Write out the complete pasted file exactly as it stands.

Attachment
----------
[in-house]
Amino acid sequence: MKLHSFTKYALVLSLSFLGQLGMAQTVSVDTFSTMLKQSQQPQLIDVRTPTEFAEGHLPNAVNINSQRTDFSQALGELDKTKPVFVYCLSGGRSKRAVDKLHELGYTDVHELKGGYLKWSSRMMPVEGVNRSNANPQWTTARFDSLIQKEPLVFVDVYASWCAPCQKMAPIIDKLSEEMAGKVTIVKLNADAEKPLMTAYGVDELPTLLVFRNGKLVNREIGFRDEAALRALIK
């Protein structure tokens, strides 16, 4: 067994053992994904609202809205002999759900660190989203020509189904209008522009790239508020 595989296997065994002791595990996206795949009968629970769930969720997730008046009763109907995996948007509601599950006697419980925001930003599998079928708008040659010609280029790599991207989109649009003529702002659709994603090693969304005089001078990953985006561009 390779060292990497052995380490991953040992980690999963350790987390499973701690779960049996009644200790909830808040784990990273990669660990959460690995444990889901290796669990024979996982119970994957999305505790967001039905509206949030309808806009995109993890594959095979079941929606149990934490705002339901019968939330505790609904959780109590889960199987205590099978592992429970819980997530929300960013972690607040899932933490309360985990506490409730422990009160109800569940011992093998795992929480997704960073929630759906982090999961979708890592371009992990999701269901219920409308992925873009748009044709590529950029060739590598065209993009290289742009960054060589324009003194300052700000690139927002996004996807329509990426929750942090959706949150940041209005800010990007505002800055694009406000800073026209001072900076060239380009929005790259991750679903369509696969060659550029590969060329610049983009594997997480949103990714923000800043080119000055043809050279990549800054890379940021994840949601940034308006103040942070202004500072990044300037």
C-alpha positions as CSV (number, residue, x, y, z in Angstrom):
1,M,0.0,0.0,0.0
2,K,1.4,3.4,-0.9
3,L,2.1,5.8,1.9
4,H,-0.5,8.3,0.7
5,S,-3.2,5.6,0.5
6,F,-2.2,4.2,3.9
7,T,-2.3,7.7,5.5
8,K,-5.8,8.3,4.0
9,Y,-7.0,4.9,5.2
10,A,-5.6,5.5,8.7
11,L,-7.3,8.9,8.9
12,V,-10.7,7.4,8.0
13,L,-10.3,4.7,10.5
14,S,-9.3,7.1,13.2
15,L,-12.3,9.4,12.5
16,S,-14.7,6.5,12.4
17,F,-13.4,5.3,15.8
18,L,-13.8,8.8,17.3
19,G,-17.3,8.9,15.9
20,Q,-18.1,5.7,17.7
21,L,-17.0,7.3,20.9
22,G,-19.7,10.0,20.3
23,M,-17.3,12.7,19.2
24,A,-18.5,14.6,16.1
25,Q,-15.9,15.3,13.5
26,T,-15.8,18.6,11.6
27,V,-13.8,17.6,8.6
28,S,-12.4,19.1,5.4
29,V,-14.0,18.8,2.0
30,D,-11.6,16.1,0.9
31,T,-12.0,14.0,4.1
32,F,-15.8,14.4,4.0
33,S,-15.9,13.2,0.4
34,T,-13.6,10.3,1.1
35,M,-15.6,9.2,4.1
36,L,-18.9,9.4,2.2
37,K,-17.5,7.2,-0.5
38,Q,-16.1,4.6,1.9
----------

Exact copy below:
[in-house]
Amino acid sequence: MKLHSFTKYALVLSLSFLGQLGMAQTVSVDTFSTMLKQSQQPQLIDVRTPTEFAEGHLPNAVNINSQRTDFSQALGELDKTKPVFVYCLSGGRSKRAVDKLHELGYTDVHELKGGYLKWSSRMMPVEGVNRSNANPQWTTARFDSLIQKEPLVFVDVYASWCAPCQKMAPIIDKLSEEMAGKVTIVKLNADAEKPLMTAYGVDELPTLLVFRNGKLVNREIGFRDEAALRALIK
């Protein structure tokens, strides 16, 4: 067994053992994904609202809205002999759900660190989203020509189904209008522009790239508020 595989296997065994002791595990996206795949009968629970769930969720997730008046009763109907995996948007509601599950006697419980925001930003599998079928708008040659010609280029790599991207989109649009003529702002659709994603090693969304005089001078990953985006561009 390779060292990497052995380490991953040992980690999963350790987390499973701690779960049996009644200790909830808040784990990273990669660990959460690995444990889901290796669990024979996982119970994957999305505790967001039905509206949030309808806009995109993890594959095979079941929606149990934490705002339901019968939330505790609904959780109590889960199987205590099978592992429970819980997530929300960013972690607040899932933490309360985990506490409730422990009160109800569940011992093998795992929480997704960073929630759906982090999961979708890592371009992990999701269901219920409308992925873009748009044709590529950029060739590598065209993009290289742009960054060589324009003194300052700000690139927002996004996807329509990426929750942090959706949150940041209005800010990007505002800055694009406000800073026209001072900076060239380009929005790259991750679903369509696969060659550029590969060329610049983009594997997480949103990714923000800043080119000055043809050279990549800054890379940021994840949601940034308006103040942070202004500072990044300037």
C-alpha positions as CSV (number, residue, x, y, z in Angstrom):
1,M,0.0,0.0,0.0
2,K,1.4,3.4,-0.9
3,L,2.1,5.8,1.9
4,H,-0.5,8.3,0.7
5,S,-3.2,5.6,0.5
6,F,-2.2,4.2,3.9
7,T,-2.3,7.7,5.5
8,K,-5.8,8.3,4.0
9,Y,-7.0,4.9,5.2
10,A,-5.6,5.5,8.7
11,L,-7.3,8.9,8.9
12,V,-10.7,7.4,8.0
13,L,-10.3,4.7,10.5
14,S,-9.3,7.1,13.2
15,L,-12.3,9.4,12.5
16,S,-14.7,6.5,12.4
17,F,-13.4,5.3,15.8
18,L,-13.8,8.8,17.3
19,G,-17.3,8.9,15.9
20,Q,-18.1,5.7,17.7
21,L,-17.0,7.3,20.9
22,G,-19.7,10.0,20.3
23,M,-17.3,12.7,19.2
24,A,-18.5,14.6,16.1
25,Q,-15.9,15.3,13.5
26,T,-15.8,18.6,11.6
27,V,-13.8,17.6,8.6
28,S,-12.4,19.1,5.4
29,V,-14.0,18.8,2.0
30,D,-11.6,16.1,0.9
31,T,-12.0,14.0,4.1
32,F,-15.8,14.4,4.0
33,S,-15.9,13.2,0.4
34,T,-13.6,10.3,1.1
35,M,-15.6,9.2,4.1
36,L,-18.9,9.4,2.2
37,K,-17.5,7.2,-0.5
38,Q,-16.1,4.6,1.9